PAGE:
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Delivering the Tough News - Part 2

~ By Brad Egeland

Business people having a serious talk

In Part 1 of this two part series on delivering less than favourable project news to the client, we examined the first two steps of my personal four-step process of preparing for and delivering bad news to my project client. Unfortunately, I've had to do this before…on multiple occasions…and it's never fun. My most memorable one - as I referenced in Part 1 - was sharing with my very large gaming and hospitality project client that our CEO had been found to be fraudulent and took his own life…and was taking the entire company down with him. They ultimately wanted to hire me to come work for them and continue the work I was already performing on their behalf. While I did not take them up on the offer, it did signal to me that my process must have been the right one.

I have already discussed the steps of gathering info and devising options…now let's look at the final two steps of my process:

3. Rehearse the Speech

You always want to sound as sincere as possible. If you rehearse the speech too much, you may sound fake so be careful. But you don't want to sound like you lack confidence and direction either. You need them to be confident in you if you want to have any chance of gaining their co-operation and understanding. So practice what you're going to say, write it down and have bullets to refer to when you meet with their CEO, the project sponsor, or whoever you line up for the bad news presentation. But be firm, be confident, and be ready to discuss proactively two or three options to what seems to be a very bad situation. There may be no good response to present, but that doesn't matter. The key is to show them that you've put some thought and research into it, and you're trying to work in their best interest. When I had to tell a government agency that we had exhausted their $1.25 million budget, and we were still $350,000 away from finishing the effort, at least I came with solid numbers and that's what they wanted and needed to hear so that they could make a sound decision on what to do next.

4. Present

Finally, set up that tough meeting and present the bad news and whatever positive options you can present. Remember, be confident and direct. Anything less sounds like you're withholding information and will immediately cause your project customer to lose confidence. When I had to present the information about our fraudulent CEO, the CIO I was presenting to had not yet heard the bad news or the news stories online or on TV. That's good and bad actually. They didn't come into the meeting with any preconceived notion about how far down the fraud may have gone in my company's infrastructure. However, that also meant that all of the "shock and awe" and disappointment happened right there during my presentation. It was very uncomfortable, to say the least. But really, it's in your best interest and allows you the most control over the situation if you can be that first presenter of the news before any other opinions have been formed.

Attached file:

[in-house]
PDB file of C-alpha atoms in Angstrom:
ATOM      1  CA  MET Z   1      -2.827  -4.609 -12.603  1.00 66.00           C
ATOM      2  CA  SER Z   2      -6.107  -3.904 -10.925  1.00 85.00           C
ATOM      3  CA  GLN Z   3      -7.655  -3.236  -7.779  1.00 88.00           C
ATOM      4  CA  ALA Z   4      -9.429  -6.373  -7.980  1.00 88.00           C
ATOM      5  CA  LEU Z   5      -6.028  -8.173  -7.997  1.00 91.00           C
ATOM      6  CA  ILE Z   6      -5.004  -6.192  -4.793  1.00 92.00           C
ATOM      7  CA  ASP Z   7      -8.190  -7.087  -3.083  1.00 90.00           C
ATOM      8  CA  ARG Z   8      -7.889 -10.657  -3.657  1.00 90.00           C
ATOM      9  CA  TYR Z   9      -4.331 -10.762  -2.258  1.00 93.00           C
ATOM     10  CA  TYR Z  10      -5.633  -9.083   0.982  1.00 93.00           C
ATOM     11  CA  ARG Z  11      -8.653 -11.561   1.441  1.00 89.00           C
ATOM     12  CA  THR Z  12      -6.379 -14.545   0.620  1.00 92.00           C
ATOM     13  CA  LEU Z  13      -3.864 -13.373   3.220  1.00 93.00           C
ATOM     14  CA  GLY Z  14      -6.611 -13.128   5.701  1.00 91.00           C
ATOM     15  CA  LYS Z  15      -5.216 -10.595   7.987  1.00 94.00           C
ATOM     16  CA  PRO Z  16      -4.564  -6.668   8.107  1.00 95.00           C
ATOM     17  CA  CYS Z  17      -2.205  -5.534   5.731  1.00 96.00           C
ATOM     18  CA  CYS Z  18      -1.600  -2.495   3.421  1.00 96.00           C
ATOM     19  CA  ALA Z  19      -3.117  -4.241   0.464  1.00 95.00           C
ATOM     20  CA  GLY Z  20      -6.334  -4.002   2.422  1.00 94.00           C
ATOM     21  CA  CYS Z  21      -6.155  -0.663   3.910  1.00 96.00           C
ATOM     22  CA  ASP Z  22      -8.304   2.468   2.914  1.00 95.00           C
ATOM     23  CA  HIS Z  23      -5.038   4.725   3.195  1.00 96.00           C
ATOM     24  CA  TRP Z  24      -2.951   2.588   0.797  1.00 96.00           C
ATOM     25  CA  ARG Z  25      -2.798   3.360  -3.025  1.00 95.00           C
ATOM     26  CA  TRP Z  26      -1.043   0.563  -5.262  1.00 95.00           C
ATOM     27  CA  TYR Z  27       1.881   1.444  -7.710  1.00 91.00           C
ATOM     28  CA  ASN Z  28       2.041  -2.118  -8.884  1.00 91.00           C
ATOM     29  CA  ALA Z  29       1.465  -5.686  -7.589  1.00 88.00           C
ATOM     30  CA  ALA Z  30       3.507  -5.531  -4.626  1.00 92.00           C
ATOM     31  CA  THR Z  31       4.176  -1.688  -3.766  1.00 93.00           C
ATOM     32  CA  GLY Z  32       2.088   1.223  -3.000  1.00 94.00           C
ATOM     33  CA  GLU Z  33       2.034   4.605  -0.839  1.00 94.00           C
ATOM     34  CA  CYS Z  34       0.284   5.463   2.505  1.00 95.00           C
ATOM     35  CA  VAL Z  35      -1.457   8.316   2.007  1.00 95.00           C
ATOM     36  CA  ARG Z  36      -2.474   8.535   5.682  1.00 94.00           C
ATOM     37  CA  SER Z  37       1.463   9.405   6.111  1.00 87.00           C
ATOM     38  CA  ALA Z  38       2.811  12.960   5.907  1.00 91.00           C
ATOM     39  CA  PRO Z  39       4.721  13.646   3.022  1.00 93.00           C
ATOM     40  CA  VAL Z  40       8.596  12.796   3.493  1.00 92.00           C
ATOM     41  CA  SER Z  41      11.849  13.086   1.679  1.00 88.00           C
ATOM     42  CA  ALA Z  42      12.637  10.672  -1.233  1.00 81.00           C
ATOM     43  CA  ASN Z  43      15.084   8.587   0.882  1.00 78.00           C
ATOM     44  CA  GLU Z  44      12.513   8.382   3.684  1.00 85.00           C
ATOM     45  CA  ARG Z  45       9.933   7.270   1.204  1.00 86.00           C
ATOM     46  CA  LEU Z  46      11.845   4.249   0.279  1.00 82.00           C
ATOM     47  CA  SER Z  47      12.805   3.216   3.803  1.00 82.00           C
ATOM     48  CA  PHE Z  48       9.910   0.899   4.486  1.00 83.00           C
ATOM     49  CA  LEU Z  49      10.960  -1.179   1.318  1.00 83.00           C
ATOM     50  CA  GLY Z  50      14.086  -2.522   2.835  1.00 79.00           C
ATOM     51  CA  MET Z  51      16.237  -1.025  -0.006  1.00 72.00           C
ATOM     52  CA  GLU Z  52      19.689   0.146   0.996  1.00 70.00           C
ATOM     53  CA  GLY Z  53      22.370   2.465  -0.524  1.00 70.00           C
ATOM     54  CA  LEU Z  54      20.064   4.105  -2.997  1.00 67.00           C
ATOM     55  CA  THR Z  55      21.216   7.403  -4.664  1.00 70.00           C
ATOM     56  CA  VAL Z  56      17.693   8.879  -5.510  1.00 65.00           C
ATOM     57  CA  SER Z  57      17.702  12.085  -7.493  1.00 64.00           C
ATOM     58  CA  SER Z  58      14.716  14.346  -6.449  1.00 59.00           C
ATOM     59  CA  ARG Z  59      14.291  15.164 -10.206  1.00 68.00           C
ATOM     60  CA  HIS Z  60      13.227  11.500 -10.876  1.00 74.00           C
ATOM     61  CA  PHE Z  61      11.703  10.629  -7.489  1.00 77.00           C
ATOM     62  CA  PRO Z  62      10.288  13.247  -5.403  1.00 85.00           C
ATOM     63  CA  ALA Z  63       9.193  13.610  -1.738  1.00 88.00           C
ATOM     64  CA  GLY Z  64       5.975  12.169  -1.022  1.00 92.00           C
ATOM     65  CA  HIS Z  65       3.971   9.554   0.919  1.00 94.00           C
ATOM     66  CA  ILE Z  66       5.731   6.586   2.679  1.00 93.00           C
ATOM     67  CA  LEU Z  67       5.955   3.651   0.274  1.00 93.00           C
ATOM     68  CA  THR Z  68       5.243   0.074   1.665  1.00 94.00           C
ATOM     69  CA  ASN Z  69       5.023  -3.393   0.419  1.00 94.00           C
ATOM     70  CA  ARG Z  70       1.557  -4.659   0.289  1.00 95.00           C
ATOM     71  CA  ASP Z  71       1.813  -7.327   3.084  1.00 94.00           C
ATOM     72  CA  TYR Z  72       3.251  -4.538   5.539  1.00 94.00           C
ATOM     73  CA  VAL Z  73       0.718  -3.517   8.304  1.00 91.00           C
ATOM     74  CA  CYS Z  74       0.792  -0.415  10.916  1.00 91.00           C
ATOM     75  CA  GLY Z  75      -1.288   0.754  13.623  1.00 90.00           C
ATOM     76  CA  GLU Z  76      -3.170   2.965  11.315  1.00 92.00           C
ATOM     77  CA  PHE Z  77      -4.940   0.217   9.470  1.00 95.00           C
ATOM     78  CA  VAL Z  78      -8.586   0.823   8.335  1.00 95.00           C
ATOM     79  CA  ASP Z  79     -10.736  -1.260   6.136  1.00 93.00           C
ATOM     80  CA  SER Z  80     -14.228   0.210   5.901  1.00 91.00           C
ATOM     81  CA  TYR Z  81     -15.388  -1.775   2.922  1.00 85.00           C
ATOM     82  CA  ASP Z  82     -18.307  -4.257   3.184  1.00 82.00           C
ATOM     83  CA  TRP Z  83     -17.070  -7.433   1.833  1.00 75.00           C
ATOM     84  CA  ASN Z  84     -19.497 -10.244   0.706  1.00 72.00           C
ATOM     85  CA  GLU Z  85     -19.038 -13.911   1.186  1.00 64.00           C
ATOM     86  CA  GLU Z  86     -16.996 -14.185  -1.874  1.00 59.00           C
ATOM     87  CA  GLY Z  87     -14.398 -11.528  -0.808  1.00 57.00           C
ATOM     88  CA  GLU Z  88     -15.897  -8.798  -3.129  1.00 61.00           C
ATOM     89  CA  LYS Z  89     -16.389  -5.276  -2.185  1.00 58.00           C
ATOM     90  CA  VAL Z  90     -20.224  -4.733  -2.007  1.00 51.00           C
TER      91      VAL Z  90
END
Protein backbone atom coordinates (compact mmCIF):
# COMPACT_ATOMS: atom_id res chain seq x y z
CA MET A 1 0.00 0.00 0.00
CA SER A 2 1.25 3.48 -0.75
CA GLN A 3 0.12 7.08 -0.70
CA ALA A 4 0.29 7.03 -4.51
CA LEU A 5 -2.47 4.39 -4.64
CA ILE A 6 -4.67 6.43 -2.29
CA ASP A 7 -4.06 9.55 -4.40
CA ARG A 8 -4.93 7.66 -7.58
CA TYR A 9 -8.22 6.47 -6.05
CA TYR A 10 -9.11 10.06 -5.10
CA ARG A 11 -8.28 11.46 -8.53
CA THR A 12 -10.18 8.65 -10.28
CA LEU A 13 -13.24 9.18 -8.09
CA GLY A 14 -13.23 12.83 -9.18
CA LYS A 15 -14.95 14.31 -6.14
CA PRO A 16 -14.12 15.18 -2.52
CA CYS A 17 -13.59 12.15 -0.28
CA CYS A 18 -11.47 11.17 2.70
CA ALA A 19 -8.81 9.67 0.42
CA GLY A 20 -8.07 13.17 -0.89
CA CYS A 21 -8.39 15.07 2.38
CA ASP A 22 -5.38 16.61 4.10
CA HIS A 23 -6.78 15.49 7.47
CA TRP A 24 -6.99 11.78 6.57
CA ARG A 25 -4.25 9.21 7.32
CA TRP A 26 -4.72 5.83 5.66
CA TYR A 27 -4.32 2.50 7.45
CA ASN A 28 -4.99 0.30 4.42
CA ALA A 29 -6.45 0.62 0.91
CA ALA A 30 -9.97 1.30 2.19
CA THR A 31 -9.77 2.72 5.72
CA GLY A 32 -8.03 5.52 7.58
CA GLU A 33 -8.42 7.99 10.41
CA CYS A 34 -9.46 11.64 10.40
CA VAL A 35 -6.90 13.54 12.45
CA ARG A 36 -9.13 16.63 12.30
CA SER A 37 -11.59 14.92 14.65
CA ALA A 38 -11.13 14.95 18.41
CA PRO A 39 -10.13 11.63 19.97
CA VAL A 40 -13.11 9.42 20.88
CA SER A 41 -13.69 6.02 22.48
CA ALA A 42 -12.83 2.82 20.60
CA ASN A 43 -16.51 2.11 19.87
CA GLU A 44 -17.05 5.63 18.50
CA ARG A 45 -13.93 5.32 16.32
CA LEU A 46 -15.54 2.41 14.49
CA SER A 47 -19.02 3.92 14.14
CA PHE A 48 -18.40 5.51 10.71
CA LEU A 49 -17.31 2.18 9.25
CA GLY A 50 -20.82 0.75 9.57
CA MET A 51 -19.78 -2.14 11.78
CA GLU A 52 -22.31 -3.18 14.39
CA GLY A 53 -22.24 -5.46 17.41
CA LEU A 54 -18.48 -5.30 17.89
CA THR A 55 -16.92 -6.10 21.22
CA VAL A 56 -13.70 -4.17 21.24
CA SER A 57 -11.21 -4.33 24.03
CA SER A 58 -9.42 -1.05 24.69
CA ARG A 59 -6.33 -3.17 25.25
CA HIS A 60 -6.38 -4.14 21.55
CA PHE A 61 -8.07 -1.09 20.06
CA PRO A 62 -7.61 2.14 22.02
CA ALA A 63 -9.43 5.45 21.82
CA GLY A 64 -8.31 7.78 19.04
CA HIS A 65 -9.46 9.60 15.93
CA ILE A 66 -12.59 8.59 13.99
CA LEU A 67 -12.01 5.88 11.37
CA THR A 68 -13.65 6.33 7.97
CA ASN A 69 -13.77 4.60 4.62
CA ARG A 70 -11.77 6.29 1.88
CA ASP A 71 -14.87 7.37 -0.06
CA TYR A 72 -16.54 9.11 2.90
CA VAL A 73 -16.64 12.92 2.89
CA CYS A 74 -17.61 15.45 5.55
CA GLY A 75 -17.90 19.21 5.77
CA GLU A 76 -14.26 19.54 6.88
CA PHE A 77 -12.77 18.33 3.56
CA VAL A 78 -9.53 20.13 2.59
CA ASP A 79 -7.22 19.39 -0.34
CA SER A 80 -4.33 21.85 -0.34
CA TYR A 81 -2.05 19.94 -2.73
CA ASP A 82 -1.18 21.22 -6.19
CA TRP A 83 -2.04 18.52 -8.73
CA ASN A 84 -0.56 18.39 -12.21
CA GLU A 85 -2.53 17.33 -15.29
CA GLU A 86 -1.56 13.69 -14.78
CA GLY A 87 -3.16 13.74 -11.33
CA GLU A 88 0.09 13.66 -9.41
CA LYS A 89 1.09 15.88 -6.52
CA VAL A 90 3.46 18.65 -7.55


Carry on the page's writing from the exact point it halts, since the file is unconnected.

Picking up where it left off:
Summary

It's human nature to want to only present good news. We slow down to watch the "train wreck" of others sometimes, but we hate being the ones who have to actually present the news. As the board member for a Christian youth ministry a few years ago, I went with our main youth ministry leader to meet with the mother of one of our teenagers in the program who had died just the day before in a car accident. That was a very uncomfortable and difficult situation for me, but as a parent and being in the position I was in, it was necessary to do it and helpful to understand this process of delivery, response and understanding. She needed that discussion with us as we were some of the last people to talk to her daughter and it allows for some closure. But it was terrifyingly difficult.

How have you had to deliver bad news on projects that you've led or worked on? How did you prepare? What did you learn from it and what worked well? Please share your thoughts and experiences.


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